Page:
A Legislative Update – Several Bills Bear Watching by Business Owners, Managers

There are a number of bills currently under consideration within the Massachusetts Legislature that impact business owners and managers and how they run their operations. What follows is a quick look at several measures that bear watching.
Among the bills filed in the Massachusetts Legislature at the start of its current two-year session was one already familiar to employers, namely the Act to Protect Trade Secrets and Eliminate Non-Compete Agreements. As its title suggests, this refiled measure (originally championed by former Gov. Deval Patrick) would render null and void non-compete agreements between employers and employees.
In Massachusetts, non-competes are already unenforceable in a range of professions and occupations. In 1977, the Legislature made non-competes unenforceable against physicians; in 1983, it added nurses; in 1998, the broadcast industry; in 2004, psychologists; and most recently, in 2008, social workers.
Lawyers are barred from entering into non-competition agreements under the Rules of Professional Conduct. Similarly, internal rules and regulations prohibit them in the financial-services industry. This bill would ban them across the board.
Pregnant Workers Fairness Act
Another re-filed bill of interest to employers is the Pregnant Workers Fairness Act, and this one seems to be garnering widespread support. After the end of the last session, advocates reached agreement with some employers’ organizations, which suggests that, this time around, the bill will make it over the finish line.
If enacted, the measure would require employers to accommodate pregnancy and baby-related requests for longer breaks, private non-bathroom space to express milk, modified schedules, and time off to recover from childbirth. It is important to note that the time off would be in addition to leave already available under other applicable laws.
Earned Sick Time
On the subject of time off, H. 3155 would re-write significant pieces of the Earned Sick Time Law, which the voters approved in 2014. As well as providing that overtime should not count toward sick-time accumulation and clarifying those workers who should not be included in calculating the total number of employees (e.g. the CEO, CFO, COO, independent contractors, and employees working fewer than 20 hours per week), the bill includes a novel fact-finding provision.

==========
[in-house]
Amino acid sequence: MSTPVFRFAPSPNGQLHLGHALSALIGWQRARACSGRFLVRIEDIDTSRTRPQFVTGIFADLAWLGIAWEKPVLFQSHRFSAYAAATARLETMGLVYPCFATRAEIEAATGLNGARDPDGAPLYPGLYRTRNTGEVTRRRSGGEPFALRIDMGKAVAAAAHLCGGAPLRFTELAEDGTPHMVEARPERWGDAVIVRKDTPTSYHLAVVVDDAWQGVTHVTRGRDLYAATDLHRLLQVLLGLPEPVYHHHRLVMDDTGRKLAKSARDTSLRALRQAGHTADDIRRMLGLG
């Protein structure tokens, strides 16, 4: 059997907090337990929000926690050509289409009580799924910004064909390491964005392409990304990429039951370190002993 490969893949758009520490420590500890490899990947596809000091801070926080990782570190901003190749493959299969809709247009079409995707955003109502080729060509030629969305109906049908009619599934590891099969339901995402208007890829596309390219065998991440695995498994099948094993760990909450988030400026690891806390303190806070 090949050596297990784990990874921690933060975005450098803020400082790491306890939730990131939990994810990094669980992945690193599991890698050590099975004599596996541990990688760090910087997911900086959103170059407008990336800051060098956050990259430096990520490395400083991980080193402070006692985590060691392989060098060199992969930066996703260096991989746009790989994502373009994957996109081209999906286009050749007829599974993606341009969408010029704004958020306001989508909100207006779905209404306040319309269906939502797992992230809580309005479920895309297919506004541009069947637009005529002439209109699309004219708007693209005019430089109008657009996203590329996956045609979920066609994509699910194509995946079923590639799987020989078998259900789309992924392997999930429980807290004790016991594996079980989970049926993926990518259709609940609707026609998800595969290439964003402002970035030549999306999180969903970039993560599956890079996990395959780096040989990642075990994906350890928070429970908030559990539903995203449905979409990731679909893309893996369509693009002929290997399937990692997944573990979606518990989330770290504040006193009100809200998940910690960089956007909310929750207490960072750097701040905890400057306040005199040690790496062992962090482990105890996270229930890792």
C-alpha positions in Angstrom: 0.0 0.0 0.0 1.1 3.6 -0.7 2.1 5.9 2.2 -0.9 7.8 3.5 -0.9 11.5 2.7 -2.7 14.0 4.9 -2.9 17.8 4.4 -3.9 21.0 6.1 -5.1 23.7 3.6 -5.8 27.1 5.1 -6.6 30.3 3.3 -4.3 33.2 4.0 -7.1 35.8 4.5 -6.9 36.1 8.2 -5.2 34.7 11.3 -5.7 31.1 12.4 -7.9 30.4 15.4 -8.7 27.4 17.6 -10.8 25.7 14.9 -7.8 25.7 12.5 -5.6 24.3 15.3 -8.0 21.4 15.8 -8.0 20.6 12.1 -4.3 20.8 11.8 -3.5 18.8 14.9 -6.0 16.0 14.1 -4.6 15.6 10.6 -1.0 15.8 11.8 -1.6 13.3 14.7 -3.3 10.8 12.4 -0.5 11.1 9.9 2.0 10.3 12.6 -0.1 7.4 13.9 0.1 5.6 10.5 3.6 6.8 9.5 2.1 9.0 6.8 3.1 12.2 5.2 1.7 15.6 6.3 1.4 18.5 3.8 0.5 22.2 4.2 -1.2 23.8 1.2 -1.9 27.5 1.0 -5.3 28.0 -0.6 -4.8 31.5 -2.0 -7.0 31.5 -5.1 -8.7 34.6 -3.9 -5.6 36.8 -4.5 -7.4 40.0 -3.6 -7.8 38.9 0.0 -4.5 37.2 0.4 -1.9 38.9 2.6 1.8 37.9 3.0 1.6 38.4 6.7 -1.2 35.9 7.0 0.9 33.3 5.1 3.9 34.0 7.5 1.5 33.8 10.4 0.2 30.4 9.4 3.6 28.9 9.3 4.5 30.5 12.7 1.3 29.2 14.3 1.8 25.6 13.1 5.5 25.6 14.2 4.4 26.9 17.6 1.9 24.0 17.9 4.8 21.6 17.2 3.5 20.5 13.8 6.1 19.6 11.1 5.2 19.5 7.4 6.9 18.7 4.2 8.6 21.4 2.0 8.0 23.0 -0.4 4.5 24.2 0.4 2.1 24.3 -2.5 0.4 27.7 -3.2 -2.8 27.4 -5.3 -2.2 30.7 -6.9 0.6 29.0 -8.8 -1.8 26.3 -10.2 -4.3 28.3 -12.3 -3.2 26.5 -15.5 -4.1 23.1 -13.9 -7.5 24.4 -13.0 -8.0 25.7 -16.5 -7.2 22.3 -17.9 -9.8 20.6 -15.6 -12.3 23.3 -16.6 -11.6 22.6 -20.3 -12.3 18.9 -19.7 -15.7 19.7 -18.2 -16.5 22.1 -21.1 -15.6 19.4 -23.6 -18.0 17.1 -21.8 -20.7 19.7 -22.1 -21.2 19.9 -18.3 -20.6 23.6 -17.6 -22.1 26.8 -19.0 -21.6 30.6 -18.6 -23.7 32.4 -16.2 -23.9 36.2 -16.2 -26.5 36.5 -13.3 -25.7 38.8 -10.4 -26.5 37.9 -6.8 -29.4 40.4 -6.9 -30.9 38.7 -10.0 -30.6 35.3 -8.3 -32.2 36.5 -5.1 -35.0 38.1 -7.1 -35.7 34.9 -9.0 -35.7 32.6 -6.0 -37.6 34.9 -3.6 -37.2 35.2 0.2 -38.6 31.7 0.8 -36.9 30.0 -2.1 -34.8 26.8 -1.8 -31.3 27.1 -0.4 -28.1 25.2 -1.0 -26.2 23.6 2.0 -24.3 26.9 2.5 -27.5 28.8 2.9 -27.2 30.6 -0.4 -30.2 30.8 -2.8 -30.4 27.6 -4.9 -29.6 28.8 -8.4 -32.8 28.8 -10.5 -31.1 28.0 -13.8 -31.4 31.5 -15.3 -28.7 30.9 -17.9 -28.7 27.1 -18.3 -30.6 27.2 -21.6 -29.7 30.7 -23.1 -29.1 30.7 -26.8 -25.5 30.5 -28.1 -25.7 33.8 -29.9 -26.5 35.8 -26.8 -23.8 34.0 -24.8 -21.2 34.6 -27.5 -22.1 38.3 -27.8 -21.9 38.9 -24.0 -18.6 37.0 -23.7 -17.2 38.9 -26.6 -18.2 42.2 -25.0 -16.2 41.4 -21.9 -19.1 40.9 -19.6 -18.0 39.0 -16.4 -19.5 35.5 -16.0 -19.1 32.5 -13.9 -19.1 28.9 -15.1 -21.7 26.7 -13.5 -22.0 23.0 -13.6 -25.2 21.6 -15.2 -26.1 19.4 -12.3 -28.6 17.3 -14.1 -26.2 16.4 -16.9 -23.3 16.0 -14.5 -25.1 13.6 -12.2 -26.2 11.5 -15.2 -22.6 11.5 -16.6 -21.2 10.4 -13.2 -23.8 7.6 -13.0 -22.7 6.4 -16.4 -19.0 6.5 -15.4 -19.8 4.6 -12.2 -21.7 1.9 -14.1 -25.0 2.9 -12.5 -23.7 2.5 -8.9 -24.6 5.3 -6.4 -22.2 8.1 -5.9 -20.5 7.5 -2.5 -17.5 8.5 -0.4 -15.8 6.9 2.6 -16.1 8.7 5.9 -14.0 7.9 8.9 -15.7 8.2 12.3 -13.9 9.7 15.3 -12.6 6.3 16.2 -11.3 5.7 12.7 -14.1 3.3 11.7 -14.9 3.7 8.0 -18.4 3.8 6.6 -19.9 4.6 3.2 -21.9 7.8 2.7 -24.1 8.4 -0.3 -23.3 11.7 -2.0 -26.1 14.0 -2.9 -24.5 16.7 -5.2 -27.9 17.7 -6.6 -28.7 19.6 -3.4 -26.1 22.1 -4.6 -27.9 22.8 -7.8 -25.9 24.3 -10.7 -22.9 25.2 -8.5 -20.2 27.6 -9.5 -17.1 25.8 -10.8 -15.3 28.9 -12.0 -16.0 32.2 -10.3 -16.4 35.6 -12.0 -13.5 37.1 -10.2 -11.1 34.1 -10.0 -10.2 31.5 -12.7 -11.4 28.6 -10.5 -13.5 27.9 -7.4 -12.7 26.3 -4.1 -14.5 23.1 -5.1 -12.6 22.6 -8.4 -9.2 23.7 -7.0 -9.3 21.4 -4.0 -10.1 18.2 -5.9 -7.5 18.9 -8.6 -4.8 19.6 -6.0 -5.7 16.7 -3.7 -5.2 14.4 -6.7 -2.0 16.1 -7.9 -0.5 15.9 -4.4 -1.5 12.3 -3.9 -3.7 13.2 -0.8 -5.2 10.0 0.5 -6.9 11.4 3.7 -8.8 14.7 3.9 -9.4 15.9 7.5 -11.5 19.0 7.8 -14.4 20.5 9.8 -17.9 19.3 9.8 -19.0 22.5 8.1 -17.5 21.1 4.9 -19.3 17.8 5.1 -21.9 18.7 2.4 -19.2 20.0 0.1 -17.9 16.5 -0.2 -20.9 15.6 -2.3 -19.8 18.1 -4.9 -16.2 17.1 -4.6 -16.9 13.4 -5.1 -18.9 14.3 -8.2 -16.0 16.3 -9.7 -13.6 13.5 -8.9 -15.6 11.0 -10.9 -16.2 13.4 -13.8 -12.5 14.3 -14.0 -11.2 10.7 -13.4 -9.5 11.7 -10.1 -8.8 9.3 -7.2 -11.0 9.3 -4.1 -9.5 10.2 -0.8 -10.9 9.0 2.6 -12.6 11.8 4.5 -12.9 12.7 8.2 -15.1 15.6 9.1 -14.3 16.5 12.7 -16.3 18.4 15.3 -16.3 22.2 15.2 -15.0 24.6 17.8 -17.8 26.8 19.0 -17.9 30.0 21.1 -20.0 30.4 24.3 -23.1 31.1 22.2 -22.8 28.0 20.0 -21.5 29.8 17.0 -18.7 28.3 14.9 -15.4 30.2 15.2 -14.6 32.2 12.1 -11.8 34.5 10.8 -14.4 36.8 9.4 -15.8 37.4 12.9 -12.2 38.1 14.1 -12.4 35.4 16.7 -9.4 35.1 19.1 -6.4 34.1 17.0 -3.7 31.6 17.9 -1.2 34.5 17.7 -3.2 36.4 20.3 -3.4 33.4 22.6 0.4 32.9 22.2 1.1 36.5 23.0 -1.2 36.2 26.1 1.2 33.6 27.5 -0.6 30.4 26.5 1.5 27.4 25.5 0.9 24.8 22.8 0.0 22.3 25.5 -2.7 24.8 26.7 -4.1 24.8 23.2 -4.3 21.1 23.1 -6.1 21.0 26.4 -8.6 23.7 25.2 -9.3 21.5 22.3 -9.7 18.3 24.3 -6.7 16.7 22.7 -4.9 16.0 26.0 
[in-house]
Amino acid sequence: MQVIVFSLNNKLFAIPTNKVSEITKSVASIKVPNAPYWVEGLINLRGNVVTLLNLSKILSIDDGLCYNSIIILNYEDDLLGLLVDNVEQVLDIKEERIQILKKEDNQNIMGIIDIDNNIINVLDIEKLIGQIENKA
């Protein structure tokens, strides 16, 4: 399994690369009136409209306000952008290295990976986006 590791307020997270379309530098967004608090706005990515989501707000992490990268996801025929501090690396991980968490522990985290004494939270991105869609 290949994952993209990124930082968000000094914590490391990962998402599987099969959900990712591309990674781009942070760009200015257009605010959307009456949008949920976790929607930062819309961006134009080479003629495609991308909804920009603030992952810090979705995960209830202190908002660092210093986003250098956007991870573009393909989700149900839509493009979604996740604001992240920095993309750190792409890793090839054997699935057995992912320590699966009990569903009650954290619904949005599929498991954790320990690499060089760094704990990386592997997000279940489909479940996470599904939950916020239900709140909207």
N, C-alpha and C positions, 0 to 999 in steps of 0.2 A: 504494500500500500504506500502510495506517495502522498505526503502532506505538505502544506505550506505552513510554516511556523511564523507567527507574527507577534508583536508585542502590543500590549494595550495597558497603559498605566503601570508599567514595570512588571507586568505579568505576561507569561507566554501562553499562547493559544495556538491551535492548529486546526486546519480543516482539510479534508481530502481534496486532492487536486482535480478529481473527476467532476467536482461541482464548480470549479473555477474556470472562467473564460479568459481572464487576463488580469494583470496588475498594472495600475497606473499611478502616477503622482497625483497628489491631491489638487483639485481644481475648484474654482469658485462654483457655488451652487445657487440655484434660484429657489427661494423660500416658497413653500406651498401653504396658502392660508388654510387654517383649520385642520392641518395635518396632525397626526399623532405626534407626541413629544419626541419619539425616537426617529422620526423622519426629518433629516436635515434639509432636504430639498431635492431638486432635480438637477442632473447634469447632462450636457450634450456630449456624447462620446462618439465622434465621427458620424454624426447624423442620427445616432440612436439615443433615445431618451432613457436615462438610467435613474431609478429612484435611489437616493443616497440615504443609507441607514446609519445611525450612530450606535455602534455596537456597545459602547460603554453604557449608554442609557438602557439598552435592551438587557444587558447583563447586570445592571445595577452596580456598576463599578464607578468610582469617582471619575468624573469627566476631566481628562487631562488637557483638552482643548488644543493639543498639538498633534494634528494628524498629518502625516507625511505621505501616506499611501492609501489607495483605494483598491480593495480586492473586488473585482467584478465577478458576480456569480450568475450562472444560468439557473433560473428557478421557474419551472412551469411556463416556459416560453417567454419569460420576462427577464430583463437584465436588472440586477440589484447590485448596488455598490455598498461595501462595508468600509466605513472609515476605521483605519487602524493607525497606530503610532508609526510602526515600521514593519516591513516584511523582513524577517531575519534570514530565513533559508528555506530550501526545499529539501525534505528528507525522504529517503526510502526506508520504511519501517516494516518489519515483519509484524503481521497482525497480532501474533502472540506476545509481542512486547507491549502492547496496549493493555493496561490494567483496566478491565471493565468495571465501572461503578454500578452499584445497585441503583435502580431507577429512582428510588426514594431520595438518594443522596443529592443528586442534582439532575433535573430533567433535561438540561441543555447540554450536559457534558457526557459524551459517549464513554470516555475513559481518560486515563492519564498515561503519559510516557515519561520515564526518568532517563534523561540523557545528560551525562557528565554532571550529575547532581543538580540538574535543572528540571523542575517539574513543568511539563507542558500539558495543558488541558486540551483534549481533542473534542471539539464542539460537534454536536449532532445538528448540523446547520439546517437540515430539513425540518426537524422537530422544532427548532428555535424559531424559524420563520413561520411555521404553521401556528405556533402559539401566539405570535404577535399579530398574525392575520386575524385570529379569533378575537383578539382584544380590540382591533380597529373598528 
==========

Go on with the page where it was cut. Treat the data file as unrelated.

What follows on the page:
Because of the effect of sick time on the bottom line, the bill would require the secretary of Labor and Workforce Development to conduct an annual survey asking employers whether the law has led them to change staffing levels, or to move their operations out of state. The bill does not say what the secretary should do with the survey results. But knowledge is power, as the saying goes.
Credit-report Ban
Some knowledge gives too much power, apparently, so efforts are under way to put it behind a statutory veil. Many employers use credit reports to help gauge a job applicant’s reliability and trustworthiness. This is perfectly legal under the federal Fair Credit Reporting Act (for now, at least), so long as the employer obtains the applicant’s permission.
But Massachusetts might be poised to join the 11 or so states that ban the practice of looking at credit reports, which advocates refer to as ‘credit discrimination’ because of its alleged disparate impact on people of color. U.S. Sens. Elizabeth Warren and Ed Markey are pushing for a nationwide ban via their bill called the Equal Employment for All Act. In the meantime, a state-level measure sponsored by State Rep. Elizabeth Malia would prohibit Massachusetts employers from using credit reports in their hiring decisions and even from asking applicants for permission to do so.